Hello and thank you for contacting us. This is Dwayne B. and I’m an expert here and looking forward to assisting you today. If at any point any of my answers aren’t clear please don’t hesitate to ask for clarification. Also, I can only answer the questions you specifically ask and based on the facts that you give so please be sure that you ask the questions you want to ask and provide all necessary facts. Please note: This is general information for educational purposes only and is not legal advice. No specific course of action is proposed herein, and no attorney-client relationship or privilege is formed by speaking to an expert on this site. By continuing, you confirm that you understand and agree to these terms.
I'm going to try and answer your questions but some of them are a little confusing as they are worded. If my response doesn't provide an answer (not necessarily the answer you want but an answer) then please let me know so I can rephrase.
1a. No, not necessarily. The employer may be just arguing this to try and reach a settlement but will take a totally different position if it actually goes to trial. Anything that is a part of a settlement talk is usually not admissible at trial.
1b. No. Most damages are future damages although they are, of course, harder to prove. The years of service can make a difference in calculating the value of benefits but not of the lost wages.
2. There is no question 2
3. No, the lawyers can put any amount they want to in the settlement letters. They can go up if they choose, although that will make the case less likely to settle (of course).
4. He is not obligated to tell the new lawyer anything about what the current lawyer did but he needs to tell them everything or it could cause problems later. It is always better to be honest with the lawyer and answer any questions they as as completely as possible.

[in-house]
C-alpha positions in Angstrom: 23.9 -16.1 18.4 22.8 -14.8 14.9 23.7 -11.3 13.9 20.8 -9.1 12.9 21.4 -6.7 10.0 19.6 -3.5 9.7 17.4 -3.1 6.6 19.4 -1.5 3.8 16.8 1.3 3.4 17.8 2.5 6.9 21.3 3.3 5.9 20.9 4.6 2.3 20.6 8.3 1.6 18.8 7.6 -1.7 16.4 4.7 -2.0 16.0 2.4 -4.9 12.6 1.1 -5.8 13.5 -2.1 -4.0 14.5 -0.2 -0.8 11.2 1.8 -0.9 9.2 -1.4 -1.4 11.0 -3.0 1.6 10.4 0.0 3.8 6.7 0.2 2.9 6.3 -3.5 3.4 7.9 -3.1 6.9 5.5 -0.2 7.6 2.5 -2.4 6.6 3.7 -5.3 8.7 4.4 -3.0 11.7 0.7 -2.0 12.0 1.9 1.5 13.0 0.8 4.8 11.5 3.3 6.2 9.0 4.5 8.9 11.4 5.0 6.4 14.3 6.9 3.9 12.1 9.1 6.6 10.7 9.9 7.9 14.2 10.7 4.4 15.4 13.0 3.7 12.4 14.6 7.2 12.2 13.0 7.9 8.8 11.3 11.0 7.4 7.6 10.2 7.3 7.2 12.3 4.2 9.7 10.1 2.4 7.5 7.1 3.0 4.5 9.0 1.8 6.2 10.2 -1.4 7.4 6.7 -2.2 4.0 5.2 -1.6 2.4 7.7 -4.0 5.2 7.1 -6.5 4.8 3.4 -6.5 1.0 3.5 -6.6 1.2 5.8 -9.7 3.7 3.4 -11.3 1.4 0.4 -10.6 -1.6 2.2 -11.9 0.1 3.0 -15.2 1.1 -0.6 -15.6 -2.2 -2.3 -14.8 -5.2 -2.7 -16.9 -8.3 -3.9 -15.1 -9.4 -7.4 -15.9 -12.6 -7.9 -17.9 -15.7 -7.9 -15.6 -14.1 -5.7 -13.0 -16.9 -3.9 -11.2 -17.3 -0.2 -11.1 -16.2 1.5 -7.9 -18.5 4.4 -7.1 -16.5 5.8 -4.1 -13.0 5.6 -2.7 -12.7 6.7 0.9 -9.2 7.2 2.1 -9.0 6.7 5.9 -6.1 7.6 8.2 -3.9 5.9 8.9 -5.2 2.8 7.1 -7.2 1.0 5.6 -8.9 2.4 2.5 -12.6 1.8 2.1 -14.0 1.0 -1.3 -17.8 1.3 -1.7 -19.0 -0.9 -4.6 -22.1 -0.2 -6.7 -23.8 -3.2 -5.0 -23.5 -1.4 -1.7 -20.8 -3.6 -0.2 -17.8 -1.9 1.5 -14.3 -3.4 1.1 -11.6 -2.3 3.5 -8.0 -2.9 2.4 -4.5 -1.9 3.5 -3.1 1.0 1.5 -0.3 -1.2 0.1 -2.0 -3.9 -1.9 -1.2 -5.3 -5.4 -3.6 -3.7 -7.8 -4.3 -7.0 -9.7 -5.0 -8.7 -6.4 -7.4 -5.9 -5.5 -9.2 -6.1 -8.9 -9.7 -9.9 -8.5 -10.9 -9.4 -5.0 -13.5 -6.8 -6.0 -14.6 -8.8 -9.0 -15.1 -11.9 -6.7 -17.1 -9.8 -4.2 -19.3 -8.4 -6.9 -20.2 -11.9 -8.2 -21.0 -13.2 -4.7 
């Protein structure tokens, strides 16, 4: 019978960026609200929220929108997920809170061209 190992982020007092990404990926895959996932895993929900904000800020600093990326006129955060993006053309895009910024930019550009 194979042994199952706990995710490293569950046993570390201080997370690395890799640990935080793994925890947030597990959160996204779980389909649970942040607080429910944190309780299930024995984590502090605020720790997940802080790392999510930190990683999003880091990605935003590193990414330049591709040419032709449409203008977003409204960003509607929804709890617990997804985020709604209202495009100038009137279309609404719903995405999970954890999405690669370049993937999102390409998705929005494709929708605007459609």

5. There are no "obligations" at mediation. However, both sides have to agree on what the settlement is and if the employer says that they will pay a certain amount of money but only if the employee signs something that says they will never apply again, then if the employee doesn't sign that the employer doesn't have to pay them because there is no settlement agreement.
6. There are no sources available to tell you the average compensation per damage. One of the main reasons for this is that most cases that settle do so under a confidentiality agreement plus the settlement is for a lump sum, it's not broken down. To find out the average amount of a jury verdict someone would have to go through and enter all of that information from every jury verdict in the US and no one has done that to the best of my knowledge.
The types of damage you can potentially get are back pay; front pay; lost benefits such as health, vacation, sick leave, and pension; compensatory and punitive damages and attorney's fees (in some cases). There can be some others depending on the unique facts of the case but these are the primary ones.
7. As soon as the case is filed it is public record.
8. Anything filed in the court file will be public record. However, both sides can agree to "seal the case" and the judge may agree to do that although he is not required to do so. If he seals the record then the background checkers can't find anything.
If your question has been answered then I'd offer my best wishes to you and ask that you please not forget to leave a Positive Rating so I receive credit for my work.
Of course, please feel free to ask any follow up questions in this thread. I want to be sure that all of your questions are answered. In addition, once you issue your Positive Rating the question will lock open and no longer time out so you can come back to it anytime in the future if you think of any follow ups.